Declan’s a fan of Barack Obama. But he also asks about John McCain, aware that he’s the other face we see the most on television these days. I’ve tried to explain what the president of the USA does, that some people like one man and some the other, and how elections work.
He came back at me with “I like Barack Obama. I like John McCain. I like the two Americans.”
You know, if I could only bottle that and put it in the water supply.
I think what that tells me is that I’ve been acting more measured about this election than I feel. In 2004, I liked Kerry, but my negative feelings about Bush were overwhelming. We have our reasons for voting Obama here, but disdain for John McCain isn’t chief among them. In fact, I know I dislike the policies and the ugliness of the campaign strategies, while there is still plenty I admire about the man.
I really hope that if Obama wins today, one of the big lessons is that character assassination campaigns are not only uninspired, their results are limited. (The anti-Obama Reverend Wright commercials just made me ill last night. Seeing them in contrast with news coverage about Obama’s grandmother’s death just highlighted their tackiness.)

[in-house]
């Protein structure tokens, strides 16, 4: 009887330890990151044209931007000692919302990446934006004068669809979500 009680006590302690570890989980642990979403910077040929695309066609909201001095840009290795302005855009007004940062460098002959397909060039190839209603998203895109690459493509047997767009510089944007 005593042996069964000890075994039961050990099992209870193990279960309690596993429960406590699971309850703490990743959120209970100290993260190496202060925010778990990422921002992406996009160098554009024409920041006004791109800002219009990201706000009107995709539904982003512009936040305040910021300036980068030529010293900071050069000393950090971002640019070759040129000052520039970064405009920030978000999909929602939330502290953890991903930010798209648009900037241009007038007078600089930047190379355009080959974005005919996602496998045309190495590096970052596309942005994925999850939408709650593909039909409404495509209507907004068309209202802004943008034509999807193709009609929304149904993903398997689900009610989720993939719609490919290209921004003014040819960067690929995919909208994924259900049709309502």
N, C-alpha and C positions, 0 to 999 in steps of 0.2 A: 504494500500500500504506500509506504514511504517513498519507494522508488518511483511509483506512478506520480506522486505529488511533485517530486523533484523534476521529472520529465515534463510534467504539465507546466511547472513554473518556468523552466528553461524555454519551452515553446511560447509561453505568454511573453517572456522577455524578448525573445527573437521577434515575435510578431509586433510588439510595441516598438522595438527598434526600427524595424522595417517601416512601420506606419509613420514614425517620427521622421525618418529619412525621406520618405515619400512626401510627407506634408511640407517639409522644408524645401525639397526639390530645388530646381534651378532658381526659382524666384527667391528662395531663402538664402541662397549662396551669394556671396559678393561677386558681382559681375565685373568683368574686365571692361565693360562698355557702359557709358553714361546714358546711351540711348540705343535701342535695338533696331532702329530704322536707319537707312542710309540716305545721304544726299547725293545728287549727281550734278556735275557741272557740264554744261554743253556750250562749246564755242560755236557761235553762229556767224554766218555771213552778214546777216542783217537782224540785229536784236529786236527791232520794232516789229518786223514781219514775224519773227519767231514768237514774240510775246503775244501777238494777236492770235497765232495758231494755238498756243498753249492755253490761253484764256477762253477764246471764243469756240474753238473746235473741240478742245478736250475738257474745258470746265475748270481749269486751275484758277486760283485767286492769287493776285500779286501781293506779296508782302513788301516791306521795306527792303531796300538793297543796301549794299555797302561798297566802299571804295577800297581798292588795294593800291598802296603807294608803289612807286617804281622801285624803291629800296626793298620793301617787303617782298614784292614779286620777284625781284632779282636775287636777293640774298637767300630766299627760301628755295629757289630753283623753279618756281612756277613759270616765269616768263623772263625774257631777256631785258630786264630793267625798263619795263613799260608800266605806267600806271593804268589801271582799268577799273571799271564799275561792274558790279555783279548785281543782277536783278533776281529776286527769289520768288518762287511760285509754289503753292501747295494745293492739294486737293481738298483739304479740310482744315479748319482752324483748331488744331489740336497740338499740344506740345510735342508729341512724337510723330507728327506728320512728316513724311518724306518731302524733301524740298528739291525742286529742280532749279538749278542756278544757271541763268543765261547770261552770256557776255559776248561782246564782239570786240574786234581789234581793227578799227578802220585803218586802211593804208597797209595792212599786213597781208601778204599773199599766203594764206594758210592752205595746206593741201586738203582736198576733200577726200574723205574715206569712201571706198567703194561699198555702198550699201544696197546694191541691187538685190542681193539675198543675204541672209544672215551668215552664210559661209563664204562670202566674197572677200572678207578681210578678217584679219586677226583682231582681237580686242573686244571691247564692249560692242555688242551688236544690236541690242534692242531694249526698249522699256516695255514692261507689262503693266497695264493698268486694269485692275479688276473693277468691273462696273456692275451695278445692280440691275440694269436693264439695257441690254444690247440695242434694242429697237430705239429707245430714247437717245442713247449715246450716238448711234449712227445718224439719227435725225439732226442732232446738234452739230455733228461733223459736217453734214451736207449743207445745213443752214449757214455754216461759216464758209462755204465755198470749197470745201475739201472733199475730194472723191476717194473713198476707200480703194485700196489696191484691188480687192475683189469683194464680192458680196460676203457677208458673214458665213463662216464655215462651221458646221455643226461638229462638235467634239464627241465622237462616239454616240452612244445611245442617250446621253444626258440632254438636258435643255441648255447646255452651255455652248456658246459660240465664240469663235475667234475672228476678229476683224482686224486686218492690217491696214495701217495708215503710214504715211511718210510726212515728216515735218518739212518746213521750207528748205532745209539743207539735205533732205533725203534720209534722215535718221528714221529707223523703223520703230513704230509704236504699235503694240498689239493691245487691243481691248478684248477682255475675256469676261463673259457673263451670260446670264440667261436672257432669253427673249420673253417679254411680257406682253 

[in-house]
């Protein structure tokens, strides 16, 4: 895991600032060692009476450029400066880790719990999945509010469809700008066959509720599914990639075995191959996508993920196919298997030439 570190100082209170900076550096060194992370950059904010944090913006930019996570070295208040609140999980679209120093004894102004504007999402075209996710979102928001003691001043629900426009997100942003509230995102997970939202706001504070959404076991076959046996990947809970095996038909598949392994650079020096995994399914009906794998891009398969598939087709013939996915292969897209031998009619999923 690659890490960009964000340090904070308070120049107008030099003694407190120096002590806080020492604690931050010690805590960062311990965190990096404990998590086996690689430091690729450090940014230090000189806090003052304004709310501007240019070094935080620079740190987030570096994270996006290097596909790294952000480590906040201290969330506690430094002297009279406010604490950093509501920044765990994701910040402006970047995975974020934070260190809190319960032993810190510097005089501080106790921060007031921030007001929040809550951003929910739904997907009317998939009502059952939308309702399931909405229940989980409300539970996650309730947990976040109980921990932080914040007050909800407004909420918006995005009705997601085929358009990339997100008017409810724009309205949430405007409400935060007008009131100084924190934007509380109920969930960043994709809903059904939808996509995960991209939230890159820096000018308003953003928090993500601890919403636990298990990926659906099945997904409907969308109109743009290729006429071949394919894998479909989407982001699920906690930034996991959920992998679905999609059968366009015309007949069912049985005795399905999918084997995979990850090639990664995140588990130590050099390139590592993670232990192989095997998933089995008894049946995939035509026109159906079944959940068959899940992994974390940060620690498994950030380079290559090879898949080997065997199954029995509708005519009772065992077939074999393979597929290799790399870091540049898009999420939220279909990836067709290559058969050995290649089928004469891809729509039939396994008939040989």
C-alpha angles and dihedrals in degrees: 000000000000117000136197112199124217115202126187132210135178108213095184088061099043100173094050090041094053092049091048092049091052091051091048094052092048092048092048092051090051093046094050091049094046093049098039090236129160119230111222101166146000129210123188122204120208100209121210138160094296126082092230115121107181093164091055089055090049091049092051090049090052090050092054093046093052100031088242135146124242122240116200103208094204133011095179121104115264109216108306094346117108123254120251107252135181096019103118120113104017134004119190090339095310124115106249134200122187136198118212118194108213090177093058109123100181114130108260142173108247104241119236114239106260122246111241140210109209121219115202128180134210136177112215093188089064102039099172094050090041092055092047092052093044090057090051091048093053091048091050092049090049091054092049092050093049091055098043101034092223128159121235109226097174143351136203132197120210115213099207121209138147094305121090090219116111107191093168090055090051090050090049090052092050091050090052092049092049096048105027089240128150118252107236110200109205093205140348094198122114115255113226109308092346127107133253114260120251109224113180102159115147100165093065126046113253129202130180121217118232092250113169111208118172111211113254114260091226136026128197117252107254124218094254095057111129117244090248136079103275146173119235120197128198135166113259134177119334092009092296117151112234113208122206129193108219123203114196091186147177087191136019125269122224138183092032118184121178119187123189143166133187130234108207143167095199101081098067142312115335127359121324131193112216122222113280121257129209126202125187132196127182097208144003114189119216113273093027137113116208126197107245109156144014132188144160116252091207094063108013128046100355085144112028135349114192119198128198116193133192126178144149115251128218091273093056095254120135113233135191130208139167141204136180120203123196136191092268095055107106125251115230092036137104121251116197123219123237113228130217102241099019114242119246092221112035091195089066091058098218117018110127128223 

I’ve explained to my son that he’s not allowed to vote until he’s 18 several times in the past week. This morning, knowing that his daddy still had to vote today, he told me: “I’m 18.” (His dad worked for ACORN when he was a young man, but we didn’t try to register our three-year-old, I swear.) Declan got dressed enthusiastically and they went to the polls. He’s not angry or scared or even apprehensive about the results – he’s just purely and beautifully excited to participate in this world, in our country, in democracy. He wants to vote for his preferred candidate of the two Americans.
I just got a call that their voting trip was successful, that the wait wasn’t too bad, and that Declan got to press the button for Barack Obama and cast his daddy’s vote.
Here’s a song for my voting Irishmen: O’Bama.
Good luck to those of you voting today.
If you have any problems at the polls, call one of these hotlines:
1-888-VE-Y-VOTA (en Español)